The cost of installing a new bathroom can easily run into the thousands, but one savvy DIY-er has managed to complete an impressive transformation for a fraction of that cost.
Clare Bryson, 34, from Perthshire set about transforming a boring and dated wet-room that had previously catered for someone disabled, but wanted to keep costs as low as possible.
"I wanted to make it feel modern and luxurious for as little as possible," the advanced clinical practitioner in the Emergency Department told the money-saving Black Friday app.
Bryson says she first started trying DIY when she left home at 16, 18 years ago.
"I was painting kitchen cupboards and laying laminate flooring, wallpapering and so on," she explains. "It was far from perfect but you learn as you go."
At 23 she says she designed, project managed and helped build a ‘dream’ house with her ex husband.
"It took me months to decorate on my days off but I got lots of practice painting and now I’m a pro!"
While she has her own ideas about how she wants things to look, she says she seeks further inspiration from Instagram.
"I’m passionate about recycling and upcycling old materials, making things look great on a budget. I like to inspire others, especially women, to give DIY a go and so I share tutorials on my Blondy Builder YouTube channel," she explains.
When it came to overhauling the bathroom, the mum-of-two knew she wanted to give the space a modern-luxe update.
"I wasn’t sure if you could paint over a wet wall but I read up on exterior paint for PVC windows and figured it would be similar to this," she explains.
"I decided to test out some different colours before making a final decision on the shades I would use."
Once she had the vision of how she wanted the room to look, Bryson set to work.
"First, I removed the bathroom - which left some unsightly holes," she explains. "I then decided how I could cover these with tiles and mirrors."
In order to keep within budget Bryson turned to Facebook and Gumtree to look for a new bath and sink.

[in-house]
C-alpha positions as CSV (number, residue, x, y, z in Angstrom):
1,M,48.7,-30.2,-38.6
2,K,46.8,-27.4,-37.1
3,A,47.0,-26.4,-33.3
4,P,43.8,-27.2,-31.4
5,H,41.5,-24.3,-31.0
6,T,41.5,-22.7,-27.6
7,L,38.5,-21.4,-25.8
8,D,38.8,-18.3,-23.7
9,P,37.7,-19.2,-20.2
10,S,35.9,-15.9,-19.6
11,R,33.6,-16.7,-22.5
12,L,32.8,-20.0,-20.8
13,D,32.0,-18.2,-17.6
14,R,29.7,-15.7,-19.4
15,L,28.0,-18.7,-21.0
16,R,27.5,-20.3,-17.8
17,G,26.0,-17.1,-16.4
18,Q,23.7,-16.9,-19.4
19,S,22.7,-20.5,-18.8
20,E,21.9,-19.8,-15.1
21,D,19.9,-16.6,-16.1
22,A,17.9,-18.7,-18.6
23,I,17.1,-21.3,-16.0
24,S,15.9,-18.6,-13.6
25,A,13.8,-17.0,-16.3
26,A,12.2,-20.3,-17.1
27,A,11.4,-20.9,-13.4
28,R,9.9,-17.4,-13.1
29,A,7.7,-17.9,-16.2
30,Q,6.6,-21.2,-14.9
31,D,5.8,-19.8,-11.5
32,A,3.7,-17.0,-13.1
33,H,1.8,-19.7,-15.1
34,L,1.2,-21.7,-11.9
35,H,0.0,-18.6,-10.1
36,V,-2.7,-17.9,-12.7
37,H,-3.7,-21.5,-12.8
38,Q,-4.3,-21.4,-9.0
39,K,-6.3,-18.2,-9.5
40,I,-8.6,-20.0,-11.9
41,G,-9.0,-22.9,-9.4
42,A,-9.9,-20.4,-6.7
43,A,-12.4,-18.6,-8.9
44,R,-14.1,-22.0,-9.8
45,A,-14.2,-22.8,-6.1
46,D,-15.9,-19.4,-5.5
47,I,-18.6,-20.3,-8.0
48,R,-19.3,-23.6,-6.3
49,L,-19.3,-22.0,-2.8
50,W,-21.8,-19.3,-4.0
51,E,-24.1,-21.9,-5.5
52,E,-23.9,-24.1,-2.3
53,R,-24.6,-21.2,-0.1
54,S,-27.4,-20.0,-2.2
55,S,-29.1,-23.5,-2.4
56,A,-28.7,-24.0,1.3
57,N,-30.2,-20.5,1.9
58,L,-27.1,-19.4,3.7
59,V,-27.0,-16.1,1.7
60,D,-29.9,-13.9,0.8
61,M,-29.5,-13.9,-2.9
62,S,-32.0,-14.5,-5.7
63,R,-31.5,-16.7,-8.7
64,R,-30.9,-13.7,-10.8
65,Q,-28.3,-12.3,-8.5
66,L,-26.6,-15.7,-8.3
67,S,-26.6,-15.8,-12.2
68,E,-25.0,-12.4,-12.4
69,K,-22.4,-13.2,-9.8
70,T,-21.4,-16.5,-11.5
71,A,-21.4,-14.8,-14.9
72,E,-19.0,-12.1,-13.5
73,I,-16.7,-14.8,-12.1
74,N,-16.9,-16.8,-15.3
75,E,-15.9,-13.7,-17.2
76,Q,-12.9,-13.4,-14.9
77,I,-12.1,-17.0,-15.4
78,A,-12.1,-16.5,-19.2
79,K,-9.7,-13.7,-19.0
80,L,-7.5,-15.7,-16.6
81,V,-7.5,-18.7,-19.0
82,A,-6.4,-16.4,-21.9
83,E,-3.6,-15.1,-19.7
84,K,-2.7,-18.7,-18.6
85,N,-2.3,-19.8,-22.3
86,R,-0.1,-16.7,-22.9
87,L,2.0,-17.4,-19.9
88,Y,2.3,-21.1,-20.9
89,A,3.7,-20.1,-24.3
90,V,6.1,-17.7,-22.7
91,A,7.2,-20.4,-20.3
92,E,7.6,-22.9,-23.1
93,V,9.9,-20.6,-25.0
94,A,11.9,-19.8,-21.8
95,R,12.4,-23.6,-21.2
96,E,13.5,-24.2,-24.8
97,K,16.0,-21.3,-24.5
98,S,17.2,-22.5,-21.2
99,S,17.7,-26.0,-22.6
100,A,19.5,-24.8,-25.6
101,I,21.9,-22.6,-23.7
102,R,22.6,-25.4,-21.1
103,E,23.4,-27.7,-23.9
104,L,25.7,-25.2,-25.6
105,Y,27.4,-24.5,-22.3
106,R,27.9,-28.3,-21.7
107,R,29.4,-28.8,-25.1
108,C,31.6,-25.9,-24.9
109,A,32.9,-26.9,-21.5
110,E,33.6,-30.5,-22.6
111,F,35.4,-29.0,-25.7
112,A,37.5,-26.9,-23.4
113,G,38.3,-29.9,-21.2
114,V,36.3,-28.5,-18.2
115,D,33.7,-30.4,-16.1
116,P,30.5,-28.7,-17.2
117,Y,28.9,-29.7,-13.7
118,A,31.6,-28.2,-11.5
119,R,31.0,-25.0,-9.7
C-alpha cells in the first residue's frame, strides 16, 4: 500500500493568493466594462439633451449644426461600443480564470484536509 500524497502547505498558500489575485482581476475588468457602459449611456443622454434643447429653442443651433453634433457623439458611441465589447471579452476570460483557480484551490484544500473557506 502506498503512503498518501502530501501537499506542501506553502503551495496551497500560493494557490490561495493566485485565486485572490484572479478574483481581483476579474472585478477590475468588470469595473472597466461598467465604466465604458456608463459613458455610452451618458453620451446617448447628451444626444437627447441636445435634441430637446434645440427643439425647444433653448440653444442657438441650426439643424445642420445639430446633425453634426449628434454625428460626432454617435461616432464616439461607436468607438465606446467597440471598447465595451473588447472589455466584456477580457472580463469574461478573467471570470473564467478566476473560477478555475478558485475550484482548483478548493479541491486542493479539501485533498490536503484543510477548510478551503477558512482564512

"I was pleasantly surprised with the bathtub and tap I found, which I picked up locally for £50 in great condition," she says.
"I found the sink for free, and recycled the tap from the original sink."
In order to cover the hole in the floor left from the removal of the old shower tray, Bryson used some leftover floor screed from another project before levelling the floor.
And proving nothing was wasted, she then made decorative concrete bowls with the remaining mixture.
"Next, I applied sugar soap to the wet wall, lightly sanded it and painted it with Bedec Multi Surface paint using a mini foam roller," she says.
"It took three thin coats to get the best coverage. One wall was in the shade Anthracite and the rest was in Soft Satin White. The tubs of paint were £20 each from Toolstation.
Watch: DIY projects and affordable finds bring farmhouse style to a dated '80s home.
The next job was tiling.
"I scored the wall and tiled it approximately one metre high around where the bath would go and finished the edges with tile trim," Bryson continues. "The tiles were £13 per square metre from B&Q and the tile trim was £8.99 for 2.5m from Screwfix."
Bryson says a friend was able to do the required plumbing work, so all that was left was to add the finishing touches.
"I finished the look with some mirrors from The Range," she continues. "I’m sure they were only £6 each at the time. I made my own macrame plant hanger and painted over the concrete floor with some masonry paint. Finally I upcycled the door with mouldings from Wickes and painted it."
While she says the painted wet wall is no longer a ‘wet area’, other than the odd splash of water from the bath, the paint has proven to be wipeable and hard wearing.
"It’s suitable for exterior windows which take a lot more wear and tear than this," she adds.
Having recycled and upcyled where possible, the finished room came in at an impressive £200.
"This was such a cheap and effective makeover and I'm so pleased with the result," Bryson says. "It’s so much more satisfying doing it this way. It took me a year to do this project on my days off while the kids were at nursery and school and COVID caused an extra six months delay with various lockdowns."
While she wouldn't change anything about the overall look, Bryson says the biggest challenge in completing the project was finding the time and energy to work on it.
"I was also working on renovating the whole house at the same time," she explains. "While also working full time in my day job and looking after the kids!"
Commenting on the impressive makeover, Tom Church, co-founder of Black Friday app, said: "Wow, Bryson is clearly a woman of many talents and this project is truly impressive."